The protection of the flag is intended for those who intend to dwell under it.
—Congressman James Perkins, 1907
Since independence, American diplomatic and consular officers around the world were constantly deliberating about practical issues relating to the transfer of allegiance. From the point of view of official representatives of the United States abroad, it was essential to determine with absolute certainty the final allegiance of each and every American outside the United States, and to proffer uniformity of treatment for them all. Additionally, the officers had to make sure that no one who had effectually expatriated him- or herself from the United States would receive the protection conferred upon American citizens. At the same time, it was crucial that no loyal American would be denied such protection. To these ends, the Department of State sent out detailed instructions for determining national allegiance. At times, those instructions came in the form of answers to consular dilemmas arising from a particular case; at other times, such clarifications came in the form of circulars addressing a general principle regarding American nationals abroad.
The Protection of Americans Abroad
As mentioned in Chapter 3, the idea of forced expatriation was legislated in 1865 to address army deserters. It was only in 1907 that the United States specified additional expatriating acts. However, even beforehand, the State Department was pondering the question of when a citizen forfeits his or her rights as a citizen, and especially the right to protection while abroad. According to international law, states have complete territorial sovereignty. Therefore, an American citizen abroad is under the jurisdiction of the foreign government and its laws. Since the nineteenth century, however, it has also been understood that a person who is abroad is entitled to the protection of his or her own government in cases where prejudice is clearly evident. For instance, in 1851 Daniel Webster, the American secretary of state, argued that “It is undoubtedly true that an American citizen who goes into a foreign country, although he owes local and temporary allegiance to that country, is yet, if he performs no other act changing his condition, entitled to the protection of his own government; and if, without violation of any municipal law, he should be treated unjustly, he would have a right to claim that protection; and the interposition of the American Government in his favor would be considered as a justifiable interposition.”1 The negative attitude toward dual citizenship was probably related to the same concern that extending diplomatic protection to such citizens might result in a conflict between the nations.2
During the nineteenth century, it was customary that in some instances governments ought not to intervene in regard to the treatment of their citizens outside their territory. However, there were no laws that explicitly articulated those instances in which the United States should withhold protection for Americans abroad. Therefore, representatives of the United States abroad had to interpret the general principles of expatriation. For example, if an American had settled in another country, it was understood that he or she had ceased to be an American citizen and thus did not have the right to demand the protection of the U.S. government. Since there was no way to categorically establish whether a person intended to stay abroad temporarily or had moved with the purpose of remaining there, the State Department had to rely on additional indicators. These included “letters of domiciliation,” swearing allegiance to another political entity, voluntarily withdrawing property from the United States, failing to pay taxes in the United States, and going into public service in another country, as well as other indications that imply permanent residence in a foreign country, evasion of the duties of citizenship in the United States, and of course, open renunciation. While the government claimed not to discriminate between native-born and naturalized citizens in according them protection while they were abroad, this distinction did have great importance in determining whether an American had expatriated him- or herself. Secretary of State John Hay wrote in 1899 that “a naturalized citizen who returns to the country of his origins and there resides without any tangible manifestation of an intention to return to the United States may therefore generally be assumed to have lost the right to receive the protection of the United States.” 3 In the mid-nineteenth century, it was agreed that it was the responsibility of the citizen to prove that residence abroad was temporary and that or she he intended to return to the United States.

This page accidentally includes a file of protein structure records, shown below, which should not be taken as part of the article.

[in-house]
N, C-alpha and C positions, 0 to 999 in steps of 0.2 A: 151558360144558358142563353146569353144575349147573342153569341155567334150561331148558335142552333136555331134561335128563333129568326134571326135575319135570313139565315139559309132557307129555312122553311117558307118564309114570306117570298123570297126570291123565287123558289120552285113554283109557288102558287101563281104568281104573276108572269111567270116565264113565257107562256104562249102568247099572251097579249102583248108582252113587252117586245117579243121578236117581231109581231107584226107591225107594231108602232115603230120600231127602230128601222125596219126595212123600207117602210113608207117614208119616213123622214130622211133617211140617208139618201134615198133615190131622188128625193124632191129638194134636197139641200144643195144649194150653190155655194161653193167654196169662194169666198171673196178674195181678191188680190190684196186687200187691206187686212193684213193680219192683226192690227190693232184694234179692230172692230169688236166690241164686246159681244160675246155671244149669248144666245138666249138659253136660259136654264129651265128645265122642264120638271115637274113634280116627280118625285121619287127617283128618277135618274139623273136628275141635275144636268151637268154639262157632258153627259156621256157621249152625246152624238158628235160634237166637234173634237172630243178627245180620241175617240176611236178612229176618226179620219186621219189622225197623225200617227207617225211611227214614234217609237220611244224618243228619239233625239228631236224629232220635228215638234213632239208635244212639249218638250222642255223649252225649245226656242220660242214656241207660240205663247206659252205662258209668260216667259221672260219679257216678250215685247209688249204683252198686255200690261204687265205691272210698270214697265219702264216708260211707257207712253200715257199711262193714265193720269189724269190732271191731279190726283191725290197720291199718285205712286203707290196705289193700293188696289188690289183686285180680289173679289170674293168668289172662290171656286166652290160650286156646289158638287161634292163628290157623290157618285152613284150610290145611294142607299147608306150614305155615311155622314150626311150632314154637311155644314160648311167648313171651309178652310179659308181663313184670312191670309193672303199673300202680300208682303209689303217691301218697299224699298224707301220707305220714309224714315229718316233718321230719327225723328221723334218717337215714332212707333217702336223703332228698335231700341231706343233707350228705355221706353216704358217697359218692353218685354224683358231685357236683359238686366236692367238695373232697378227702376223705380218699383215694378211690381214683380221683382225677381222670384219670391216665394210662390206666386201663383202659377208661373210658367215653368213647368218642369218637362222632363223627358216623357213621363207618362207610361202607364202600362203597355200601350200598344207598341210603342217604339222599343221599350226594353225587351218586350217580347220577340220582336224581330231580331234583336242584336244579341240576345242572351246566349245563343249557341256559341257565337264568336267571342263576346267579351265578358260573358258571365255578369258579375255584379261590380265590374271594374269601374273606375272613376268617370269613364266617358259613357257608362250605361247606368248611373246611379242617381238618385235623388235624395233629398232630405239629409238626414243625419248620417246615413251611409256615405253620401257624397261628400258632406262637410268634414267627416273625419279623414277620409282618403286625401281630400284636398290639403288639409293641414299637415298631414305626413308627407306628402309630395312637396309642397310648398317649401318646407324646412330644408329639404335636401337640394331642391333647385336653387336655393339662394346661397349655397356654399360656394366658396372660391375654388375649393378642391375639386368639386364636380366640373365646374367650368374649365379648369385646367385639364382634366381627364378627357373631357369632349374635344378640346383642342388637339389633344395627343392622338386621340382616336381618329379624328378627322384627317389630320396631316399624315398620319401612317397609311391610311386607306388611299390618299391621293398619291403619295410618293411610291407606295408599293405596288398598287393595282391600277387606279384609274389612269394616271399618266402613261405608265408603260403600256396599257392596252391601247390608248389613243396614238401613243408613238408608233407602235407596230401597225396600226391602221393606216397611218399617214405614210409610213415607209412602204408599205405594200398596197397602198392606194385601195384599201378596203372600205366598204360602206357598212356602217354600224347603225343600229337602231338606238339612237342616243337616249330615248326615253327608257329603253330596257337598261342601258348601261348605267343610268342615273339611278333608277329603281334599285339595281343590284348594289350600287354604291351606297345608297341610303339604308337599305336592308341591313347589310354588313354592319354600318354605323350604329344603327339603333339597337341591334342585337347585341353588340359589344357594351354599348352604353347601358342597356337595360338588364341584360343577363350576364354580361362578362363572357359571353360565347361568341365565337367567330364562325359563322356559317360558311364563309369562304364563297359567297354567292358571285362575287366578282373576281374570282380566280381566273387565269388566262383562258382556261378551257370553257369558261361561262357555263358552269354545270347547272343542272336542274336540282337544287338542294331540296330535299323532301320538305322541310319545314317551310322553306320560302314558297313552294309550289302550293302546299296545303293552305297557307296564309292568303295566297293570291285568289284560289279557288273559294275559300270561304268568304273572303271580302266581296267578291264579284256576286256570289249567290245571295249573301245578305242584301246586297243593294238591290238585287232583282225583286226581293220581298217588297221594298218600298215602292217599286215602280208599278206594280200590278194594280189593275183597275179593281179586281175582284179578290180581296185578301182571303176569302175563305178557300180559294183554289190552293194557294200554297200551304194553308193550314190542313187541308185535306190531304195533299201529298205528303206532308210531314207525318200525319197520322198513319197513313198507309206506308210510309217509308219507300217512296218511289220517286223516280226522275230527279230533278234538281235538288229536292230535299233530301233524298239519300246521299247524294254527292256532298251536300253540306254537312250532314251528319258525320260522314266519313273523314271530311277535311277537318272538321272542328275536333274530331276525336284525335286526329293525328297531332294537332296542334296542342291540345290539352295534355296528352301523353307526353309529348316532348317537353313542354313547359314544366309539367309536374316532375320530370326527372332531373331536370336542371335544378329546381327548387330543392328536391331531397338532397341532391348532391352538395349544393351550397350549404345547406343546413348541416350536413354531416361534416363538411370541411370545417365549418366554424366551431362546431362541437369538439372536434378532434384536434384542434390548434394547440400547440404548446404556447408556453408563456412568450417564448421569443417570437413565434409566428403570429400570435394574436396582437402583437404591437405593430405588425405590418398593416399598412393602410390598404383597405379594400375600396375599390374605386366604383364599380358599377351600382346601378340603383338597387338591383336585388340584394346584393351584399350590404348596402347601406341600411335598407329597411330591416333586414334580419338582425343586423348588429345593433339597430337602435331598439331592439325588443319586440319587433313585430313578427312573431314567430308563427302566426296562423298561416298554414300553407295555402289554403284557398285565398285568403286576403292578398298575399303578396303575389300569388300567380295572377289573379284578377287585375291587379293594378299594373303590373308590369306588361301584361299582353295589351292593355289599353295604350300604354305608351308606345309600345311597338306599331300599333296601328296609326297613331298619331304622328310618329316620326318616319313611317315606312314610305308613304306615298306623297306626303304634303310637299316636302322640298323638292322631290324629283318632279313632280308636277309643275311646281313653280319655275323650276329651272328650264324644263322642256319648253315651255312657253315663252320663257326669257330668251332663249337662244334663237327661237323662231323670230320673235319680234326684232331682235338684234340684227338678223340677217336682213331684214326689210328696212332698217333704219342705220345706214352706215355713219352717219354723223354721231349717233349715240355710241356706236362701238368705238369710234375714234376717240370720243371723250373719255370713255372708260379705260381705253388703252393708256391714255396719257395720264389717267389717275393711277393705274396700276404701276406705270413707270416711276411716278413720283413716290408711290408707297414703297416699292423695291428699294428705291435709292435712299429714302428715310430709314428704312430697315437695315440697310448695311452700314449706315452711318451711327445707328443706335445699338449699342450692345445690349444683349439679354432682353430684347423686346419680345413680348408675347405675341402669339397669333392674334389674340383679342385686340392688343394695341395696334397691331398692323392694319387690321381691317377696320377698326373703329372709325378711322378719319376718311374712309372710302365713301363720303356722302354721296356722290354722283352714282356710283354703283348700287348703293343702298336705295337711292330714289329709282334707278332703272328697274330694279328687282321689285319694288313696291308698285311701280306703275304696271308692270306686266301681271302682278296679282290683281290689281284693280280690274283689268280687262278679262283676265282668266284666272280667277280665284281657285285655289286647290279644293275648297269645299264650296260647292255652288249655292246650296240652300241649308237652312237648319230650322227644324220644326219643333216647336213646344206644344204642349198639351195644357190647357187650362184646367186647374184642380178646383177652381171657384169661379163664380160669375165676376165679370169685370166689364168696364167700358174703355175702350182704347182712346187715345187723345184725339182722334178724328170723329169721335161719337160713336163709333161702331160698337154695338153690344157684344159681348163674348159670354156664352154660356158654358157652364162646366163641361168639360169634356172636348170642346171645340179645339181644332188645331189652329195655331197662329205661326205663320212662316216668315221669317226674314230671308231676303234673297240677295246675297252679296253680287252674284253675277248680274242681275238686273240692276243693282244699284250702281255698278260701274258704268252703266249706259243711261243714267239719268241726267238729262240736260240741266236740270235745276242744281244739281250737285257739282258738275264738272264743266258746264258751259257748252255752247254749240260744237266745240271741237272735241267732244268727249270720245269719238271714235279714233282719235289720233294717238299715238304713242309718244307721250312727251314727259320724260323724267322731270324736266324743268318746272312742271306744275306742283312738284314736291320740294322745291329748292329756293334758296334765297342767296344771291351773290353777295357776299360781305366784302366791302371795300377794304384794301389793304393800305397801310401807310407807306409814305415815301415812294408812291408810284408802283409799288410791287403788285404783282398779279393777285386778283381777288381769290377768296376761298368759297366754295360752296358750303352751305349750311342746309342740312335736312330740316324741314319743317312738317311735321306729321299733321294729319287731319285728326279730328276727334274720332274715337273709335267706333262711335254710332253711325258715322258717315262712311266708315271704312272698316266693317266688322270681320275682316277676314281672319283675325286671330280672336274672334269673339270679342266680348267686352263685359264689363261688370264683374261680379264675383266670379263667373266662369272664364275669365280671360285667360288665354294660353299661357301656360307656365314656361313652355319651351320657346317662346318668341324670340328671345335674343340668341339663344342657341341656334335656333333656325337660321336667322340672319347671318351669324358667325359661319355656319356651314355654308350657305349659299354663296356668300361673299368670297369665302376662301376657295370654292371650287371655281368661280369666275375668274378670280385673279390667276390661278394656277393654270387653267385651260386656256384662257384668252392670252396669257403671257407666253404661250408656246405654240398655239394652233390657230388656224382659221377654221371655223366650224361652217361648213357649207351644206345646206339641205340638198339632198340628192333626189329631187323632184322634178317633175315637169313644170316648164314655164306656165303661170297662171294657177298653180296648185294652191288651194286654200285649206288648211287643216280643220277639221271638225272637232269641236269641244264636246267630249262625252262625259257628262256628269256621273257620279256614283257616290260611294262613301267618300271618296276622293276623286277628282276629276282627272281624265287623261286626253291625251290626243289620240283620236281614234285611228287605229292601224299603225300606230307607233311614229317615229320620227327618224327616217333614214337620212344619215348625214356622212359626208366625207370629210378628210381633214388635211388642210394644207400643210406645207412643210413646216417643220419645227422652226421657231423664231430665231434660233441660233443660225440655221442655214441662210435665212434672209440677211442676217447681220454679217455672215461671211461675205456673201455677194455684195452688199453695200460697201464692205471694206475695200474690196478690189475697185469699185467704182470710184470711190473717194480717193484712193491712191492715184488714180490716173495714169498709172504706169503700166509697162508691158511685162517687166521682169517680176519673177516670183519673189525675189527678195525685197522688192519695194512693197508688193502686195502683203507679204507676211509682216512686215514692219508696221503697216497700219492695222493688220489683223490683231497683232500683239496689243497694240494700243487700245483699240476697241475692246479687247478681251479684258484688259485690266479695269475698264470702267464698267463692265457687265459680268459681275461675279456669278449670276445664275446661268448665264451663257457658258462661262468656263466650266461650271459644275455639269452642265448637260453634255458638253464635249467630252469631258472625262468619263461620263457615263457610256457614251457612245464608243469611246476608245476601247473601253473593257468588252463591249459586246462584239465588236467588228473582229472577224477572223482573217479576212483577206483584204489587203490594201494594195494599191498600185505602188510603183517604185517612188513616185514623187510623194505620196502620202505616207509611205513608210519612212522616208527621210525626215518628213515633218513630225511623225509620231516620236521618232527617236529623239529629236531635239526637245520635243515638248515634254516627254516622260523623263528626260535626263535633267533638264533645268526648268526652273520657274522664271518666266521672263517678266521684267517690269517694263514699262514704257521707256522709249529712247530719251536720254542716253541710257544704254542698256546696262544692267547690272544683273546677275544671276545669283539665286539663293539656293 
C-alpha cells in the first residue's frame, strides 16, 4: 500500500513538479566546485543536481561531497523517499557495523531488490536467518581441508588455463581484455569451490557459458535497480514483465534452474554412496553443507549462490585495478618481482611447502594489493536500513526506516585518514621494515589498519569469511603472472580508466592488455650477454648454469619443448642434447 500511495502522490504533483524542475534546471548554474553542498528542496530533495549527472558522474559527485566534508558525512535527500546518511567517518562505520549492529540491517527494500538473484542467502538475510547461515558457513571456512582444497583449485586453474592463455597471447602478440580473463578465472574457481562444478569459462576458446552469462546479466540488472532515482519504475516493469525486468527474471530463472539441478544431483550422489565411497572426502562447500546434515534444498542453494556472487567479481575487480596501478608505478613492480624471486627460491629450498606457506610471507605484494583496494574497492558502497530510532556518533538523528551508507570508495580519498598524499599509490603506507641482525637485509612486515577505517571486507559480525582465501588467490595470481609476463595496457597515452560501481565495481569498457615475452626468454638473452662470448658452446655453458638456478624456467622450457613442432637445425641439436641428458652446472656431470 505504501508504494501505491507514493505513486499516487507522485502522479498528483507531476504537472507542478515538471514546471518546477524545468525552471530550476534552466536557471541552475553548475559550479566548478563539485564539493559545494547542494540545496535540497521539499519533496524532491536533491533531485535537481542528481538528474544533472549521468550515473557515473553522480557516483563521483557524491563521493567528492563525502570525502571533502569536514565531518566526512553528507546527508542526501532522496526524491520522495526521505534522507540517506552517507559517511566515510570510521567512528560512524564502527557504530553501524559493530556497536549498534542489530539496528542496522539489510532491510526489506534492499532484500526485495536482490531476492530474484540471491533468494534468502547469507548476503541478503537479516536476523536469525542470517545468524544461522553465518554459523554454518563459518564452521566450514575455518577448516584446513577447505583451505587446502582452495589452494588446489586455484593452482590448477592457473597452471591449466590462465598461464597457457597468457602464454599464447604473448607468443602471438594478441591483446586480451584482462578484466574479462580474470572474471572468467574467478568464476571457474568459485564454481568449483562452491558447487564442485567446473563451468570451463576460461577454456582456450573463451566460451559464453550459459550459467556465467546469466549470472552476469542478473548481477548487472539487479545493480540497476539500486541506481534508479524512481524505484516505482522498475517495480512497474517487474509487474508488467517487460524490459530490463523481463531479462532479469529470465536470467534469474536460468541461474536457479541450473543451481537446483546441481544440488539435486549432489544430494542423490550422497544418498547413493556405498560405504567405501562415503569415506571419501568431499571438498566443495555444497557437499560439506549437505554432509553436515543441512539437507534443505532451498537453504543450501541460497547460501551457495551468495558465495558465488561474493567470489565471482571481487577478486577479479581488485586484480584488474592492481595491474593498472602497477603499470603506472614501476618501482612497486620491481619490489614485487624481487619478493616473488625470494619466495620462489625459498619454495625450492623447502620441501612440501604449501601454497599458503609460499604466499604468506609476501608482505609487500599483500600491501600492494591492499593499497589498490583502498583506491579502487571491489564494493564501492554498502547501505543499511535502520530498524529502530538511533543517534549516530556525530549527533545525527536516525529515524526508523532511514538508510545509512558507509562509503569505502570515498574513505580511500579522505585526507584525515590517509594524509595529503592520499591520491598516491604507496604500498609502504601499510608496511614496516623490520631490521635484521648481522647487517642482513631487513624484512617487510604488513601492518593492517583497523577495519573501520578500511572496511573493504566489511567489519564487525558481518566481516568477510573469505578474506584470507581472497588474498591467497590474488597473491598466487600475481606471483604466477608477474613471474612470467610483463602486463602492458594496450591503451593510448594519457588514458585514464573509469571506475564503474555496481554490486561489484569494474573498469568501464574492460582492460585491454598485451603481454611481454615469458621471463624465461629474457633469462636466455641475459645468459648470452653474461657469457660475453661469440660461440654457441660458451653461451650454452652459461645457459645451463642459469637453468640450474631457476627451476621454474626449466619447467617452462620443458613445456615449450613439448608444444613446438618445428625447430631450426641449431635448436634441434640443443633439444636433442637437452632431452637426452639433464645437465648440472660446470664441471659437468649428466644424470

The policy of the State Department forbade the granting of diplomatic protection to citizens who permanently resided in a foreign country. Again, this served to prevent a situation akin to dual citizenship. However, the State Department was willing in some cases to accept that American citizens who resided abroad for prolonged periods of time could continue to be American citizens when health or business reasons existed for their doing so.
Thus, for example, Thomas F. Bayard, who served as secretary of state between 1885 and 1889, argued in a letter sent in 1887 that “citizens of the United States who go abroad for reasons of health, and remain abroad many years hoping to come back, yet are prevented from doing so by continuing illness”4